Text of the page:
Abstract

In computational terms we can solve the color constancy problem if device red, green, and blue sensor responses, or RGB’s, for surfaces seen under an unknown illuminant can be mapped to corresponding RGB’s under a known reference light. In recent years almost all authors have argued that this three-dimensional problem is too hard. It is argued that because a bright light striking a dark surface results in the same physical spectra as those of a dim light incident on a light surface, the magnitude of RGB’s cannot be recovered. Consequently, modern color constancy algorithms attempt only to recover image chromaticities under the reference light: They solve a two-dimensional problem. While significant progress has been made toward achieving chromaticity constancy, recent work has shown that the most advanced algorithms are unable to render chromaticity stable enough so that it can be used as a cue for object recognition [B. V. Funt, K. Bernard, and L. Martin, in Proceedings of the Fifth European Conference on Computer Vision (European Vision Society, Springer-Verlag, Berlin, 1998), Vol. II, p. 445.] We take this reductionist approach a little further and look at the one-dimensional color constancy problem. We ask, Is there a single color coordinate, a function of image chromaticities, for which the color constancy problem can be solved? Our answer is an emphatic yes. We show that there exists a single invariant color coordinate, a function of R, G, and B, that depends only on surface reflectance. Two corollaries follow. First, given an RGB image of a scene viewed under any illuminant, we can trivially synthesize the same gray-scale image (we simply code the invariant coordinate as a gray scale). Second, this result implies that we can solve the one-dimensional color constancy problem at a pixel (in scenes with no color diversity whatsoever). We present experiments that show that invariant gray-scale histograms are a stable feature for object recognition. Indexing on invariant distributions supports almost perfect recognition for a dataset of 11 objects viewed under five colored lights. In contrast, object recognition based on chromaticity histograms (post-color constancy preprocessing) delivers much poorer recognition.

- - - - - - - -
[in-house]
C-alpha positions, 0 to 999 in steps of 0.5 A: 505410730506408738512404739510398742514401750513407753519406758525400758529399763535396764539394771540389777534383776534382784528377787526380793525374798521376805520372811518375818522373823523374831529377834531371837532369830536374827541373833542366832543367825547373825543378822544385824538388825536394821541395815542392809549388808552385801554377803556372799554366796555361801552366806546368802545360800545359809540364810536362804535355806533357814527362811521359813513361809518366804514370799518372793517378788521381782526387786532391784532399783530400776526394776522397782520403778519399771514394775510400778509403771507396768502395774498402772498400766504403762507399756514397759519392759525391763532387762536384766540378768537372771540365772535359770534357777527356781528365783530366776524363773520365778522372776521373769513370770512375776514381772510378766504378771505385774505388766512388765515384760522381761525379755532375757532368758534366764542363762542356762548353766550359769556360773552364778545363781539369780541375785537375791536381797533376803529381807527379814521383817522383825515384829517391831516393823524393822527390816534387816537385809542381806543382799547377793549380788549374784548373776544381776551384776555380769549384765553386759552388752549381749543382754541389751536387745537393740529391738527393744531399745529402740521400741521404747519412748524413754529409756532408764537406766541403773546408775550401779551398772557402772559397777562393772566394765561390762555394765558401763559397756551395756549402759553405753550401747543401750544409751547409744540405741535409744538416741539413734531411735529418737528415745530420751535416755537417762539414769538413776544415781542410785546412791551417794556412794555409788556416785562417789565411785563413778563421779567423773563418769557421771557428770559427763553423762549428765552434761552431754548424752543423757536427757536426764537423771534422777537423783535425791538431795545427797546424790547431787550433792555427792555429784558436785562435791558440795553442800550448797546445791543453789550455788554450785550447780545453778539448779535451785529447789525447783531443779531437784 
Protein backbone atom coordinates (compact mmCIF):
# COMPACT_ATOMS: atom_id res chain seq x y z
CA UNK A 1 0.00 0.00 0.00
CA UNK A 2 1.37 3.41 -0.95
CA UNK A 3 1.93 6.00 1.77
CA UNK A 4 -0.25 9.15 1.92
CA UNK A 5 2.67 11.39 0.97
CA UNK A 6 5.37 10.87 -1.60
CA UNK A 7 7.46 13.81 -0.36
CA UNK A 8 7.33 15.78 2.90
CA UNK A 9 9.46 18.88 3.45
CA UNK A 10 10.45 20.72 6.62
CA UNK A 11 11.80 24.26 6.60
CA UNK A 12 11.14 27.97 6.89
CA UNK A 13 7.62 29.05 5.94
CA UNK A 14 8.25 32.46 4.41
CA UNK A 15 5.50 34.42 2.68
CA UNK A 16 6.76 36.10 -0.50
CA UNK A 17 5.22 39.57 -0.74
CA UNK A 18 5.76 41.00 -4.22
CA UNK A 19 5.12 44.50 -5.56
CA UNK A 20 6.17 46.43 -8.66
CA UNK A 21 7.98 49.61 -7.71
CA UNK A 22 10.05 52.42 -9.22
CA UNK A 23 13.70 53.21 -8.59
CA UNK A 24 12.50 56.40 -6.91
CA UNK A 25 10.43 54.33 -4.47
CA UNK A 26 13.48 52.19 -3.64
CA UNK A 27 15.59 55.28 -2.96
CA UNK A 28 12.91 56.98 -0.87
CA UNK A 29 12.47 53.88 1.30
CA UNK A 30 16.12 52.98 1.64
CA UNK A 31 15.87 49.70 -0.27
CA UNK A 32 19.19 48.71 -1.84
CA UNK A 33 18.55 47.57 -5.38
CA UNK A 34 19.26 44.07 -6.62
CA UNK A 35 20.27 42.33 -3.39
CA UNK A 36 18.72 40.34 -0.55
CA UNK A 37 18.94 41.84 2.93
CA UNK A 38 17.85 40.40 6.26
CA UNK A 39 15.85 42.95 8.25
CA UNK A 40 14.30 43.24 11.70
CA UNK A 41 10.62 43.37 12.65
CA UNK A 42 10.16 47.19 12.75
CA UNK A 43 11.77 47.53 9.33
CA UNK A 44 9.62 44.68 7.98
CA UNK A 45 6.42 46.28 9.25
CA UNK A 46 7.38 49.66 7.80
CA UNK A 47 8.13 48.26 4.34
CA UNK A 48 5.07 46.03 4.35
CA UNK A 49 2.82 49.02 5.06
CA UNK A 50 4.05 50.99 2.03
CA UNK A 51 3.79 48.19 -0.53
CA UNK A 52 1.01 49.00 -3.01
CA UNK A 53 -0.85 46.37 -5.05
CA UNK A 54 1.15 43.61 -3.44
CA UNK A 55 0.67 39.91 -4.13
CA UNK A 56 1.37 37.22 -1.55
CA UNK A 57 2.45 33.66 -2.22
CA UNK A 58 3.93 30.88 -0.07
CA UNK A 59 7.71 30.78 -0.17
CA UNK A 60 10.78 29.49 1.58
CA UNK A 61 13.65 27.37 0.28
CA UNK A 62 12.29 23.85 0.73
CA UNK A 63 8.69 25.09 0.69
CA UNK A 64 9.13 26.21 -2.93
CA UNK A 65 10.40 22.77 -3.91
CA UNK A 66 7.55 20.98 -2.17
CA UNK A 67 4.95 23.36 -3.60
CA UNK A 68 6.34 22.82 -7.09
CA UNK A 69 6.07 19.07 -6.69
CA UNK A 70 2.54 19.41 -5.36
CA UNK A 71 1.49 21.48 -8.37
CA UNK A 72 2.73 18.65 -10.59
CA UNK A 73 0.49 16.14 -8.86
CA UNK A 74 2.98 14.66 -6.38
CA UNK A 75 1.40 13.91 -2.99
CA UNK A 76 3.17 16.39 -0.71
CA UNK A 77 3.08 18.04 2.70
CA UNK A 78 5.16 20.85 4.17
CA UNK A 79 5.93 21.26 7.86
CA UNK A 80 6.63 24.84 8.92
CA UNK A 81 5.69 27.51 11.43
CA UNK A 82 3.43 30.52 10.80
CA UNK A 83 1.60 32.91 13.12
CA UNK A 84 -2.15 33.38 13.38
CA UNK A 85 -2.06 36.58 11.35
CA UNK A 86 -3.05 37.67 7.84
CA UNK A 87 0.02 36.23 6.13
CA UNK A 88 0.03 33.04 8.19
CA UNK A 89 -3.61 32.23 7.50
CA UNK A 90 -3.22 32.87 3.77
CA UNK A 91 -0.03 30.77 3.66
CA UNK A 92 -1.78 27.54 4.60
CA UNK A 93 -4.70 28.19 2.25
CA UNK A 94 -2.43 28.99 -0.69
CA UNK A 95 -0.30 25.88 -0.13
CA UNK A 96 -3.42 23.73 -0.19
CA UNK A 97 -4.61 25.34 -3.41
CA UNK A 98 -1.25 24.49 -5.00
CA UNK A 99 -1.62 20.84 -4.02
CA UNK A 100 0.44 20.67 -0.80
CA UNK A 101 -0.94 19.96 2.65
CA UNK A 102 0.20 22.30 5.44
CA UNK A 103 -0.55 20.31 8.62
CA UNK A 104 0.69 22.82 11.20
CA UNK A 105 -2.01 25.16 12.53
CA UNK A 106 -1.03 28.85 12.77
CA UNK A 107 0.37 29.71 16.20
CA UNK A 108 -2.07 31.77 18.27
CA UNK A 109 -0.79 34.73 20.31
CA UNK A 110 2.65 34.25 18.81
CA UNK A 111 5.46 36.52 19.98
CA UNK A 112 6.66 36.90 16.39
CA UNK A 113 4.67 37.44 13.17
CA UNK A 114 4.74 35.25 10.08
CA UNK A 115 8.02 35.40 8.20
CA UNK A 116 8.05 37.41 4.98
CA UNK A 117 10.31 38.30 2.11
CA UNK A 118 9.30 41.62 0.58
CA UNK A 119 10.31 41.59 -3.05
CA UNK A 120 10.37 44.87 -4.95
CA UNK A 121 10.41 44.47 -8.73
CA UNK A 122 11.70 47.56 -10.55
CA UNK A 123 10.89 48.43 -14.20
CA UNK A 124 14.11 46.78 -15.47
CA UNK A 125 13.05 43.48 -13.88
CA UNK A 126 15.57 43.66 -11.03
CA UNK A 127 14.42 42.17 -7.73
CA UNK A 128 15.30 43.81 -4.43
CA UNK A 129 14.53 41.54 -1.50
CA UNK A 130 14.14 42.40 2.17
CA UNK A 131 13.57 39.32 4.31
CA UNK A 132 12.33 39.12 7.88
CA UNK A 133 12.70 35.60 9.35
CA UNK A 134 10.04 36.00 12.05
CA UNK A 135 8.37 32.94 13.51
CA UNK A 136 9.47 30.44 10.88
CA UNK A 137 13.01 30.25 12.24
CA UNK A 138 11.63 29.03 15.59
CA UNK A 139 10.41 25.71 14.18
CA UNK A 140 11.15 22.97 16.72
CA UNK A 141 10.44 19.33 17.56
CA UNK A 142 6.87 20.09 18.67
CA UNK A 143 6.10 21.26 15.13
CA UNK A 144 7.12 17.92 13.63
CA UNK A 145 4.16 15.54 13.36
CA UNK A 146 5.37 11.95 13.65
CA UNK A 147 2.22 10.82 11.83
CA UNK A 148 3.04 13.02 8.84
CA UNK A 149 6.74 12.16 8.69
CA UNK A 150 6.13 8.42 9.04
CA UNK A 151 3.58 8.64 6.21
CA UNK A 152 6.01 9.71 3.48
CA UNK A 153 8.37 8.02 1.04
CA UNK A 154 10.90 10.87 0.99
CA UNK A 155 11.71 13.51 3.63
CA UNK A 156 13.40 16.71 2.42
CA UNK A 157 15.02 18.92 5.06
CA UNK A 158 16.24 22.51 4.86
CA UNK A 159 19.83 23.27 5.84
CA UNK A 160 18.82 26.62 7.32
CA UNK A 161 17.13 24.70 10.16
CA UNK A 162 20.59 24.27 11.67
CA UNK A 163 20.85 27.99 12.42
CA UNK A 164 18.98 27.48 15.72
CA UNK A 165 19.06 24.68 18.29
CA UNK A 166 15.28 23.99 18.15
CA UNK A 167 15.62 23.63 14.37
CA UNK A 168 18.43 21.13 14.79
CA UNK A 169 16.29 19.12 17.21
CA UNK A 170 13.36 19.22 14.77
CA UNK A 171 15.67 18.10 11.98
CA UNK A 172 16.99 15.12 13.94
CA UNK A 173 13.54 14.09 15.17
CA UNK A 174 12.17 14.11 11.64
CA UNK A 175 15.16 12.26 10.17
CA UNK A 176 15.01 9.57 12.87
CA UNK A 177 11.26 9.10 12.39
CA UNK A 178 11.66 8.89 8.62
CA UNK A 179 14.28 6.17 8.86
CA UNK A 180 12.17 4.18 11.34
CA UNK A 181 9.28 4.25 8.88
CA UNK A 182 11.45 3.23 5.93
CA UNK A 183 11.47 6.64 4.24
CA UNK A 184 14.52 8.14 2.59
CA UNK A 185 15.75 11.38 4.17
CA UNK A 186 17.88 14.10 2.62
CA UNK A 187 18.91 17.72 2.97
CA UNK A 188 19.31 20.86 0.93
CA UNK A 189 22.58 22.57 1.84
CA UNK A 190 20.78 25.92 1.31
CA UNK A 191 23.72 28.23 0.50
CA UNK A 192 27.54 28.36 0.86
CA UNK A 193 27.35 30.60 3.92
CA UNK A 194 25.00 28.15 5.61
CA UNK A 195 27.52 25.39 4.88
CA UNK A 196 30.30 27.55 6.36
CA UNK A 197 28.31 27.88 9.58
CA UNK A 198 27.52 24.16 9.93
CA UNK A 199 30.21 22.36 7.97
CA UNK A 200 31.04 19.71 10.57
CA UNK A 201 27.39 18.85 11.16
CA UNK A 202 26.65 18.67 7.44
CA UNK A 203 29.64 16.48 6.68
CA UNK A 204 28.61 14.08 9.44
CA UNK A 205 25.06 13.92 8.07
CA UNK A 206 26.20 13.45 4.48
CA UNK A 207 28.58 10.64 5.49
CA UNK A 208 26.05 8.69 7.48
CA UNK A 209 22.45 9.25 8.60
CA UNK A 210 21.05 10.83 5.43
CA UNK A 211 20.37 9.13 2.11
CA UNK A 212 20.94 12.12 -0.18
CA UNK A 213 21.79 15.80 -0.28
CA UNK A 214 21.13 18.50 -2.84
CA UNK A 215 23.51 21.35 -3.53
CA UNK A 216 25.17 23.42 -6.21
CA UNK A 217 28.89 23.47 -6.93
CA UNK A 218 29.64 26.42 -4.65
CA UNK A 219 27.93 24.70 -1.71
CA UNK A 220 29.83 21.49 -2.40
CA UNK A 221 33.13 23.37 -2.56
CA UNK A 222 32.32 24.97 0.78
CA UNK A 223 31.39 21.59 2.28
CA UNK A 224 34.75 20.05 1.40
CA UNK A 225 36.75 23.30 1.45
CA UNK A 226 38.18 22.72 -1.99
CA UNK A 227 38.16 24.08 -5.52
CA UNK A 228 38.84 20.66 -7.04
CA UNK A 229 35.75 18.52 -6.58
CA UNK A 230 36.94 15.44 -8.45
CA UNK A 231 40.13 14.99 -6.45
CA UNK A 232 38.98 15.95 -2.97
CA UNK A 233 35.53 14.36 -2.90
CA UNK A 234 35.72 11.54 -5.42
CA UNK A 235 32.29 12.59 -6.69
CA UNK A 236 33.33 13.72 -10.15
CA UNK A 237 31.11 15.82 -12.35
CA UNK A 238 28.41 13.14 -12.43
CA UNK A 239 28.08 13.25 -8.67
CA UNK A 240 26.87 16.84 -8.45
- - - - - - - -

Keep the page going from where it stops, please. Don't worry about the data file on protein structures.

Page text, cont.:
© 2001 Optical Society of America

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